Question: How old do you have to be to get a job
The child labor provisions of the Fair Labor Standards Act (FLSA) are designed to protect the educational opportunities of youths and to prohibit their employment in jobs and under conditions detrimental to their health and wellbeing. The permissible jobs and hours of work, by age, in nonfarm work are as follows:
· Ages 18 or older are not subject to restrictions on jobs or hours
· Ages 16 and 17 may perform any job not declared hazardous and are not subject to restrictions on hours.
· Ages 14 and 15 may work outside school hours in various nonmanufacturing, non-mining, nonhazardous if they work (1) outside school hours, (2) no more than 3 hours on a school day , including Fridays, (3) no more than 8 hours on a nonschool day (4) no more than 18 hours during a week when school is in session, (5) no more than 40 hours during a week when school is not in session, (6) between 7 a.m. and 7 p.m. – except between June 1 and Labor day when the evening hour is extended to 9 p.m.
Those enrolled in an approved Work Experience and Career Exploration Program (WECEP) may work up to 23 hours in school weeks and three hours on school days (including during school hours).
All states also have standards concerning youth employment. When federal and state standards are different, the rules that provide the most protection to young workers will apply.
When You Are 13 Or Younger . . .
· deliver newspapers.
· work as a baby-sitter.
· work as an actor or performer in motion pictures, television, theater or radio.
· work in a business solely owned or operated by your parents.
· work on a farm owned or operated by your parents.
However, parents are prohibited from employing their children in manufacturing, mining, or any other occupation declared by the Secretary of Labor.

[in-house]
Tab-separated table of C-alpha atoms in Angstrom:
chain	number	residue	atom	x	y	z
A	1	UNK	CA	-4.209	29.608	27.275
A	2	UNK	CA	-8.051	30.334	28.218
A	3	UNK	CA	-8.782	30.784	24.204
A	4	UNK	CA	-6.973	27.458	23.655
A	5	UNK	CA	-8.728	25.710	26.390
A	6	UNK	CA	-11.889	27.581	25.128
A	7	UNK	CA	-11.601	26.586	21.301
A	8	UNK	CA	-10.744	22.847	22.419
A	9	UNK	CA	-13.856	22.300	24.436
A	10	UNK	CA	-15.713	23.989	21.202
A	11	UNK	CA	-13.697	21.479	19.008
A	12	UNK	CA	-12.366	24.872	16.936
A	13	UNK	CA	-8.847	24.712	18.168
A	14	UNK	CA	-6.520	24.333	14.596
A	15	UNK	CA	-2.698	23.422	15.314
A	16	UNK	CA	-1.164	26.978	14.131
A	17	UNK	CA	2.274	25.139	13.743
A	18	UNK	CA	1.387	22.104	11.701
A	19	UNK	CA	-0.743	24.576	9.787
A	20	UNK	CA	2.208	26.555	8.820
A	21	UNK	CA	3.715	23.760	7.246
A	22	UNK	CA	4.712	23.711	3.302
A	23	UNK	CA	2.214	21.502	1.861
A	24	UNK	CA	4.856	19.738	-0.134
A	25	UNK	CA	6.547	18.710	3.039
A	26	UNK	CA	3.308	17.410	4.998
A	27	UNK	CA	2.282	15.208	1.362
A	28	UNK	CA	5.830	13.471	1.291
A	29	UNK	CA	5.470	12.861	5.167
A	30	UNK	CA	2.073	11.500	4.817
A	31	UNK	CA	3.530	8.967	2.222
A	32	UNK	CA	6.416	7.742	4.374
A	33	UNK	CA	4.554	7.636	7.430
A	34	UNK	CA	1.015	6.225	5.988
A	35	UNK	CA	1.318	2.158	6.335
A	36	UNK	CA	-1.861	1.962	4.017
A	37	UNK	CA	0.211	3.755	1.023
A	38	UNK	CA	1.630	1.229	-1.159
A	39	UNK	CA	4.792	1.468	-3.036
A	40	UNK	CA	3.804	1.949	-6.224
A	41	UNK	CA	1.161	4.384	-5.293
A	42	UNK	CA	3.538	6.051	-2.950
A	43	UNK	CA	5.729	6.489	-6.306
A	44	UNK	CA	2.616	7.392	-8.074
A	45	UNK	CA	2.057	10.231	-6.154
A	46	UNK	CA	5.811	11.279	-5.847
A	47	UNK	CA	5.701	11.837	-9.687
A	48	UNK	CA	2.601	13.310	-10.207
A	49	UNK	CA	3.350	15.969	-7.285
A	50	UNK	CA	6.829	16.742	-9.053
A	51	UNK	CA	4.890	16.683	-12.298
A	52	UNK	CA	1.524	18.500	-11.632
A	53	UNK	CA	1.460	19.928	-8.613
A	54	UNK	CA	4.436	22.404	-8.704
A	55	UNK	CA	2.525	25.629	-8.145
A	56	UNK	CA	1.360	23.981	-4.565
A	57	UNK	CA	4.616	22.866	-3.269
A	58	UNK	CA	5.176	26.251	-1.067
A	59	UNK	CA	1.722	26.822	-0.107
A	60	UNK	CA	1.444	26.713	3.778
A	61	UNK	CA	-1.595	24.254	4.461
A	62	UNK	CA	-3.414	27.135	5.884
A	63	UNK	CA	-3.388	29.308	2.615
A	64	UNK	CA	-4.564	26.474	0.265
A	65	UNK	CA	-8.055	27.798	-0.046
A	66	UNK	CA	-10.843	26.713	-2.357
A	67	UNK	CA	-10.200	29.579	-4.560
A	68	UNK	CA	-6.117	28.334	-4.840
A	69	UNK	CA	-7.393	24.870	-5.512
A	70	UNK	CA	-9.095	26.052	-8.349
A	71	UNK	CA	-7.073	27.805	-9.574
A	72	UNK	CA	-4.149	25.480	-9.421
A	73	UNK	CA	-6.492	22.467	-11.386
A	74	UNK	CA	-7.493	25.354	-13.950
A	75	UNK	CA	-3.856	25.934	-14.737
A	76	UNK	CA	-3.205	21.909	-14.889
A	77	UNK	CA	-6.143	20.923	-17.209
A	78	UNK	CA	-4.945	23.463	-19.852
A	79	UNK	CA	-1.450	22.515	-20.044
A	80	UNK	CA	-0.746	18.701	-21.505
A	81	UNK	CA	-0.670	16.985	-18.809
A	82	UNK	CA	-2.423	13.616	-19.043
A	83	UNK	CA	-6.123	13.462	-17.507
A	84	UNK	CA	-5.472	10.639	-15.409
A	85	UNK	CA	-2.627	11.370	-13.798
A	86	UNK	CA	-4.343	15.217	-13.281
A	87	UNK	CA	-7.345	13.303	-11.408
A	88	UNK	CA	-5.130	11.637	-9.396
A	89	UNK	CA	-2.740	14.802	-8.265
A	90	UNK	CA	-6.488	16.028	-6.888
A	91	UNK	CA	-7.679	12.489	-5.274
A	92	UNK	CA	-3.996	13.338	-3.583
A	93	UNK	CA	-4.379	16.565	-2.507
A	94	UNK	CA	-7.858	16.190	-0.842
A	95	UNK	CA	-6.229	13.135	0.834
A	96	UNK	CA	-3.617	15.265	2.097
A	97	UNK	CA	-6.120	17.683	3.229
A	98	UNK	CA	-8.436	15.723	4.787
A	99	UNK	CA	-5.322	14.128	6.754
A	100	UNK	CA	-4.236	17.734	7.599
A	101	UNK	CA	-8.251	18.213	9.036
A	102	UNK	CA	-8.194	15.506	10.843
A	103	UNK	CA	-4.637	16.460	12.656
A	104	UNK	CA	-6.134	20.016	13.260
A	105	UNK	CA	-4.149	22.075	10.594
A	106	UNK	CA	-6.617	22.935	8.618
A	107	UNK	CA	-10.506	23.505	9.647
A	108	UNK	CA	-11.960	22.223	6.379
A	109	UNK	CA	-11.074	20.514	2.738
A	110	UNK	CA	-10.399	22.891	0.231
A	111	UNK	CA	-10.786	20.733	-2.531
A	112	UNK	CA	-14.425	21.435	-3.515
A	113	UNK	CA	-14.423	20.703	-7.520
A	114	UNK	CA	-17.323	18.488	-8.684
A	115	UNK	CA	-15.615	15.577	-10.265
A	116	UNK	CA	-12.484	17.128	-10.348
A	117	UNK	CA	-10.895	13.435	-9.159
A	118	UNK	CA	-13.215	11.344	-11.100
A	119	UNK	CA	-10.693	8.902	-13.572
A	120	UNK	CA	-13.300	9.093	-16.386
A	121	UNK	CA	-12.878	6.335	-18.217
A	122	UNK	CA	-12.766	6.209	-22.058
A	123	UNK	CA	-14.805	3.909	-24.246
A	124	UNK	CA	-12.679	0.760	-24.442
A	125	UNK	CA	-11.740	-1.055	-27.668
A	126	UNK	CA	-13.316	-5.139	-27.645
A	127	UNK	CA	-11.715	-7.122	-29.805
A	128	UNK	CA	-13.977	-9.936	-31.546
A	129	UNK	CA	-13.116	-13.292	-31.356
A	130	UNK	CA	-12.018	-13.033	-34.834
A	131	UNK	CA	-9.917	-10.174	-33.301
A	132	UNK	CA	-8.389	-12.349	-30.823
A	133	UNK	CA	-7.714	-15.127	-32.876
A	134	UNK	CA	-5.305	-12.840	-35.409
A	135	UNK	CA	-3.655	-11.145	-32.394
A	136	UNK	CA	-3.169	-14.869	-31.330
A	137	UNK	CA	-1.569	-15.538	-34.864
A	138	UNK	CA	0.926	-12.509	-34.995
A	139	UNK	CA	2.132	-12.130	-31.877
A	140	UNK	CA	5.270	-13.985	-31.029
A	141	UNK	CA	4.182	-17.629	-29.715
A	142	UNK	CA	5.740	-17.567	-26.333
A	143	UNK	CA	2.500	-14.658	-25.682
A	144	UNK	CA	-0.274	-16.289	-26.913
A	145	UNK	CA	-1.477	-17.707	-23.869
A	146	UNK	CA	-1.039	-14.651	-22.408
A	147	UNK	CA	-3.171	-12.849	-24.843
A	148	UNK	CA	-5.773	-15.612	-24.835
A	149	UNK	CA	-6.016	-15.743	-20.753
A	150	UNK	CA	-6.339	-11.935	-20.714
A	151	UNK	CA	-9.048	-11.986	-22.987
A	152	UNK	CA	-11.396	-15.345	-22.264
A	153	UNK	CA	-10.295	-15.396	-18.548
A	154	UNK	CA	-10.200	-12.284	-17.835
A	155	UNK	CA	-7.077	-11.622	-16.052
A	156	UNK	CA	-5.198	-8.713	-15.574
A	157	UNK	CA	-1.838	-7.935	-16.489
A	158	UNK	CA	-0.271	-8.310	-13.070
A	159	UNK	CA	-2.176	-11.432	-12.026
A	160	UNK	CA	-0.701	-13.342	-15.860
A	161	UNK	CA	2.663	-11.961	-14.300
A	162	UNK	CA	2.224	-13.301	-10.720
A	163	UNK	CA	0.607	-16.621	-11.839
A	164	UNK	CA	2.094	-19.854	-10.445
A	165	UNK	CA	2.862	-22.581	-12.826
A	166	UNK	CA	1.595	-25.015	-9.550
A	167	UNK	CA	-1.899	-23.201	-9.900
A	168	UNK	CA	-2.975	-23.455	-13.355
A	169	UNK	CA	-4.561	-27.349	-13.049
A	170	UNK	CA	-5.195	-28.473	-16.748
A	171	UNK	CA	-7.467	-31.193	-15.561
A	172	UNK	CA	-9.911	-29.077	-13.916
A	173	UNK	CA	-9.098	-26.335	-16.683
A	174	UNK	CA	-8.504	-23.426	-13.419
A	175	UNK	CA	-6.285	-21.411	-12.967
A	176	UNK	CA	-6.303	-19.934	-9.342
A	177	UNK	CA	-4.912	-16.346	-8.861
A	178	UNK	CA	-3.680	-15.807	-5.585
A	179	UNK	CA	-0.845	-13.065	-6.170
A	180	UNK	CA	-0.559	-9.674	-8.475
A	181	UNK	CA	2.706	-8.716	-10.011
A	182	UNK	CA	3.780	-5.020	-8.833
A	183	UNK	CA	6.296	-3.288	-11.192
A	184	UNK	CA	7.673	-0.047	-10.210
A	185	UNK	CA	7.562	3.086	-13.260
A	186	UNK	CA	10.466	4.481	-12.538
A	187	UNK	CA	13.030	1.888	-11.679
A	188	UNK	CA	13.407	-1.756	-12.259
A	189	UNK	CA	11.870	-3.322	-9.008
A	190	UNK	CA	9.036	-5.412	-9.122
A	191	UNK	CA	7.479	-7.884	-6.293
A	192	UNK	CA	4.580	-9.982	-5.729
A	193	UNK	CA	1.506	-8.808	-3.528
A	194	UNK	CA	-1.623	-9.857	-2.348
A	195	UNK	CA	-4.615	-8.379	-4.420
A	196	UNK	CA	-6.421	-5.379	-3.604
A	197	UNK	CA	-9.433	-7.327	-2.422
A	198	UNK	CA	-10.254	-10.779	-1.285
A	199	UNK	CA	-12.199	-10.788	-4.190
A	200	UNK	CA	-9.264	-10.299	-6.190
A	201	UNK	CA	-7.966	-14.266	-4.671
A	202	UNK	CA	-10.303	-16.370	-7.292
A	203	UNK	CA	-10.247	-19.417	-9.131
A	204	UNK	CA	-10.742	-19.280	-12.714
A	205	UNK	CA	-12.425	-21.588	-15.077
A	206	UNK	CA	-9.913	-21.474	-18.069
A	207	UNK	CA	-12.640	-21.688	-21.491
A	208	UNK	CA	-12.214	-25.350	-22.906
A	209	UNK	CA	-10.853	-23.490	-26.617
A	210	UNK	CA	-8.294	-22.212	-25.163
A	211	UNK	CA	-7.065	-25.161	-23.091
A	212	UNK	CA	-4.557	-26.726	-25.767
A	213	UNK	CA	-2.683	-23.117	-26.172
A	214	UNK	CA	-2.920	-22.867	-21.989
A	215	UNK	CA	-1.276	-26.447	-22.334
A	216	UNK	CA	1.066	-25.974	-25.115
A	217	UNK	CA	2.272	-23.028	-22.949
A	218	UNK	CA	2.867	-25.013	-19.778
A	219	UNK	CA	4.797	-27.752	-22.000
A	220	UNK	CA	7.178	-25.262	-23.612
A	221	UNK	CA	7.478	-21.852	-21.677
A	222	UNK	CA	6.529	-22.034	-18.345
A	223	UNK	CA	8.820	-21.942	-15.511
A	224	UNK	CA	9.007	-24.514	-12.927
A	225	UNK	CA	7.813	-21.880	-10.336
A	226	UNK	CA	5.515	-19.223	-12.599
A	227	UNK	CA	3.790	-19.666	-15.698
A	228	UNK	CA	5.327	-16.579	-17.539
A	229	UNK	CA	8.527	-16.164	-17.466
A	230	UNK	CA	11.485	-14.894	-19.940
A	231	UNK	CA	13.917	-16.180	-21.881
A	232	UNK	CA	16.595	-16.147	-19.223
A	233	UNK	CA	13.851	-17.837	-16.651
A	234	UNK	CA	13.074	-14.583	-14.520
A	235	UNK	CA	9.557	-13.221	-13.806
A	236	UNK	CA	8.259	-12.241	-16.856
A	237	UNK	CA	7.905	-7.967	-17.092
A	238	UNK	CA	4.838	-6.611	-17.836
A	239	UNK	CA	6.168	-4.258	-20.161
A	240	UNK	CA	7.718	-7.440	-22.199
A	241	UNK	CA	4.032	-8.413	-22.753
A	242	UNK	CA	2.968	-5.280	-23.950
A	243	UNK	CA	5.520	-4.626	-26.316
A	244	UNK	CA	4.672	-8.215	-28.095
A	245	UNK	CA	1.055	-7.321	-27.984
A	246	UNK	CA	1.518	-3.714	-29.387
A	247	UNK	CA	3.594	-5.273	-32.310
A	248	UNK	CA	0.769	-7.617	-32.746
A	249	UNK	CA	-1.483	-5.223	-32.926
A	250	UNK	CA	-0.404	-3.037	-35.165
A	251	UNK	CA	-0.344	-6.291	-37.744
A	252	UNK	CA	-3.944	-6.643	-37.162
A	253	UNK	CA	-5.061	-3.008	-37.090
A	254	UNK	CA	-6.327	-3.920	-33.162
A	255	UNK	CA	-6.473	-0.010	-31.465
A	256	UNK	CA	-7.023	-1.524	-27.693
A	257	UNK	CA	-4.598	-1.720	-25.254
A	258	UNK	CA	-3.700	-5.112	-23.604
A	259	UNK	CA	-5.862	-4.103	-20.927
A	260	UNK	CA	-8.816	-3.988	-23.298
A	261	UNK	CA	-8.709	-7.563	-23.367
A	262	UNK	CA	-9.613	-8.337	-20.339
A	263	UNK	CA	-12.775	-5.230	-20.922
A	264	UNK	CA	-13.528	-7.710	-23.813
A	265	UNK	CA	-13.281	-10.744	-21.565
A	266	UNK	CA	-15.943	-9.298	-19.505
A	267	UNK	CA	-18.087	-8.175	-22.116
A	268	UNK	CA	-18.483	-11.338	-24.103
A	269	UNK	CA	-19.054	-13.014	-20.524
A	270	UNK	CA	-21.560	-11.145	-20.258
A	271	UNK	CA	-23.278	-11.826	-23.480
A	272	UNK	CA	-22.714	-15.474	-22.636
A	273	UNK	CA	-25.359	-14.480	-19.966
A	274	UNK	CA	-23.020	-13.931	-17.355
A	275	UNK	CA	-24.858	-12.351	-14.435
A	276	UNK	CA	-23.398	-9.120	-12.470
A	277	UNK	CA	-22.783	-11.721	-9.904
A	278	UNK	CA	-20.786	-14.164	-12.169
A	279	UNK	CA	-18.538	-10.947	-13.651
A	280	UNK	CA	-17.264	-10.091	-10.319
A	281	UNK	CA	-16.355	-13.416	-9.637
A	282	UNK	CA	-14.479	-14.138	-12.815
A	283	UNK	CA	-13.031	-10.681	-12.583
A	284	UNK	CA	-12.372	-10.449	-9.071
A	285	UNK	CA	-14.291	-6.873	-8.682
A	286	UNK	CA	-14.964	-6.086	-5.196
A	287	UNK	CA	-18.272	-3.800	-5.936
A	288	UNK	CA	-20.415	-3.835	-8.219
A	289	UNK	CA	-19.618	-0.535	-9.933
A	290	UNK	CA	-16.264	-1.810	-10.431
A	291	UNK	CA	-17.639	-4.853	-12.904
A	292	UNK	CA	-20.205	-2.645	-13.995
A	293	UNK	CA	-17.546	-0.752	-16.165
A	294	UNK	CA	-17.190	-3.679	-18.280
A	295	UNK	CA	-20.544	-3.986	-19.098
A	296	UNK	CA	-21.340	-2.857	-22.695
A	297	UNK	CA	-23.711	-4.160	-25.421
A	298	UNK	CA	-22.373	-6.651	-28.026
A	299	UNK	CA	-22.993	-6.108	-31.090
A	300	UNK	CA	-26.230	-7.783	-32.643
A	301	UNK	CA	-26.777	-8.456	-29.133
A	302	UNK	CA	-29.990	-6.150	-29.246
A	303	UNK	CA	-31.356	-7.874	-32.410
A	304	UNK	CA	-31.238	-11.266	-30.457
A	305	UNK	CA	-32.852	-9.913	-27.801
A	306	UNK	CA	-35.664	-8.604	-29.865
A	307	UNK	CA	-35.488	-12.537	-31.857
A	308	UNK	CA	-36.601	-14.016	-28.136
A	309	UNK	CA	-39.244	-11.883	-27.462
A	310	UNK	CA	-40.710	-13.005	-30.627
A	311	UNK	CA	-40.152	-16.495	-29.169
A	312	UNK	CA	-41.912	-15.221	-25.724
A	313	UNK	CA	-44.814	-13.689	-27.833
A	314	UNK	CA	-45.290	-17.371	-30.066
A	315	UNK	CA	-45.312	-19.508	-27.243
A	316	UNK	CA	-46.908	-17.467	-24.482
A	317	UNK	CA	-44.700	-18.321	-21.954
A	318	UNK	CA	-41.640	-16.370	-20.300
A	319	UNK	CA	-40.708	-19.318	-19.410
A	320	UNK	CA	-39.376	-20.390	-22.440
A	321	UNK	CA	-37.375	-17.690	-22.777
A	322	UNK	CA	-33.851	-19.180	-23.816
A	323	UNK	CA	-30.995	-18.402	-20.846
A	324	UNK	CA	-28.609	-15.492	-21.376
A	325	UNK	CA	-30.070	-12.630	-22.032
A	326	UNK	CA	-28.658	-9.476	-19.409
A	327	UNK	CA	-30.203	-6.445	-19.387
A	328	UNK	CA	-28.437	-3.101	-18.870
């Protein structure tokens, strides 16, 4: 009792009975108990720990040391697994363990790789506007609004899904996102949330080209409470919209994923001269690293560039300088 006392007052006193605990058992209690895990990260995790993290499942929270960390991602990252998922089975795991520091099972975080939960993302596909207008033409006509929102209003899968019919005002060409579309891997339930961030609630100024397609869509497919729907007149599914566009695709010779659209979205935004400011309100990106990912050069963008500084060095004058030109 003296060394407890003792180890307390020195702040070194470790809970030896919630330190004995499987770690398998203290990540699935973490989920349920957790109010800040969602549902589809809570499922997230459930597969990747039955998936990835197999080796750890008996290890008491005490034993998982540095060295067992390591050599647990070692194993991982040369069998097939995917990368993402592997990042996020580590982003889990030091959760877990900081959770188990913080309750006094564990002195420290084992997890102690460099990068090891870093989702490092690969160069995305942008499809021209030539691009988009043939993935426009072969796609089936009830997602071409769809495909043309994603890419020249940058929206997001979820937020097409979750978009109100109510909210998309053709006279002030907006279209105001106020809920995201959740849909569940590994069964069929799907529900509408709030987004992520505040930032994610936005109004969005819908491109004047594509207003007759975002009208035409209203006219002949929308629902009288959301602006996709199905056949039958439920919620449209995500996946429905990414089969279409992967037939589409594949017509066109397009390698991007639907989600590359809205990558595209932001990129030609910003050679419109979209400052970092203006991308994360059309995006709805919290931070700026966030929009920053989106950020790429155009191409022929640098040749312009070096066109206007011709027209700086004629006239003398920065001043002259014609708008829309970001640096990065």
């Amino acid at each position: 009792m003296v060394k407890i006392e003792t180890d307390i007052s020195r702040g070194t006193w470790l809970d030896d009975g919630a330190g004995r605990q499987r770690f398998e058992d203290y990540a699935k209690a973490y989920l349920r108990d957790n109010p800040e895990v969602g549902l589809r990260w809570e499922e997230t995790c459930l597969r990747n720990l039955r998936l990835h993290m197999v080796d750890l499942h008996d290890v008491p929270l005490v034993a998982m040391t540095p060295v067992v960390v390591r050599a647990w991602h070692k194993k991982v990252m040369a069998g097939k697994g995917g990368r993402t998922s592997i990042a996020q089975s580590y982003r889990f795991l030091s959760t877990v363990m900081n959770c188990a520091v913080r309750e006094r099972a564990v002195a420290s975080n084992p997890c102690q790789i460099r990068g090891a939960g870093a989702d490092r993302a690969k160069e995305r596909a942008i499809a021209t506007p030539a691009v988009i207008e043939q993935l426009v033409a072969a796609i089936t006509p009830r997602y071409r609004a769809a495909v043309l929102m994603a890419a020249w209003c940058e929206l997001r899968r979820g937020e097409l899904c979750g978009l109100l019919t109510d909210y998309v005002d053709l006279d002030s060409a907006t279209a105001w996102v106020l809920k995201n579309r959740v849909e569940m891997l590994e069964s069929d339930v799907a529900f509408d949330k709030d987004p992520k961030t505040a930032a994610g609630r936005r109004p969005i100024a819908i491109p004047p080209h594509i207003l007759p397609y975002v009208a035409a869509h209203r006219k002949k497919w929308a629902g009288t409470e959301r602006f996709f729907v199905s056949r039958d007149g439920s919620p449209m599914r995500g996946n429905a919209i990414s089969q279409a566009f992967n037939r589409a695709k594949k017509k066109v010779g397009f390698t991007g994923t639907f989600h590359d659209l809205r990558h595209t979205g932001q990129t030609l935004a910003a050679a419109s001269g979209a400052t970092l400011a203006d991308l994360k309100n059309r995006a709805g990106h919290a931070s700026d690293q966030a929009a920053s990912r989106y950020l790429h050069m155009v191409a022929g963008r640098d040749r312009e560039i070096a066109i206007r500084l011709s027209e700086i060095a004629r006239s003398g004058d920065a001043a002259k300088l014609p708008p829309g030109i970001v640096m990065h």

When You Turn 14 . . .
You also can work in an:
· grocery store,
· retail store,
· movie theater,
· baseball park,
· amusement park, or
· gasoline service station.
You generally may not work in:
· communications or public utilities jobs,
· construction or repair jobs,
· driving a motor vehicle or helping a driver,
· manufacturing and mining occupations,
· power-driven machinery or hoisting apparatus other than typical office machines,
· processing occupations,
· public messenger jobs,
· transporting of persons or property,
· workrooms where products are manufactured, mined or processed, or
· warehousing and storage.
When You Turn 16 . . .
You can work in any job or occupation that has not been declared hazardous by the Secretary of Labor.
You generally may not work in any of the following hazardous occupations:
· manufacturing and storing of explosives,
· driving a motor vehicle and being an outside helper on a motor vehicle;
· coal mining,
· logging and sawmilling,
· power-driven woodworking machines,
· exposure to radioactive substances,
· power-driven hoisting apparatus,
· power-driven metal-forming, punching, and shearing machines,
· mining, other than coal mining,
· meat packing or processing (including the use of power-driven meat slicing machines),
· power-driven bakery machines,
· power-driven paper-product machines,
· manufacturing brick, tile, and related products,
· power-driven circular saws, band saws, and guillotine shears,
· wrecking, demolition, and shipbreaking operations,
· roofing operations and all work on or about a roof, or
· excavation operations.
There are some exemptions for apprentice/student-learner programs in some of these hazardous occupations.
When You Turn 18 . . .
You can work any job for any number of hours. The child labor rules no longer apply to you.
May 12, 2008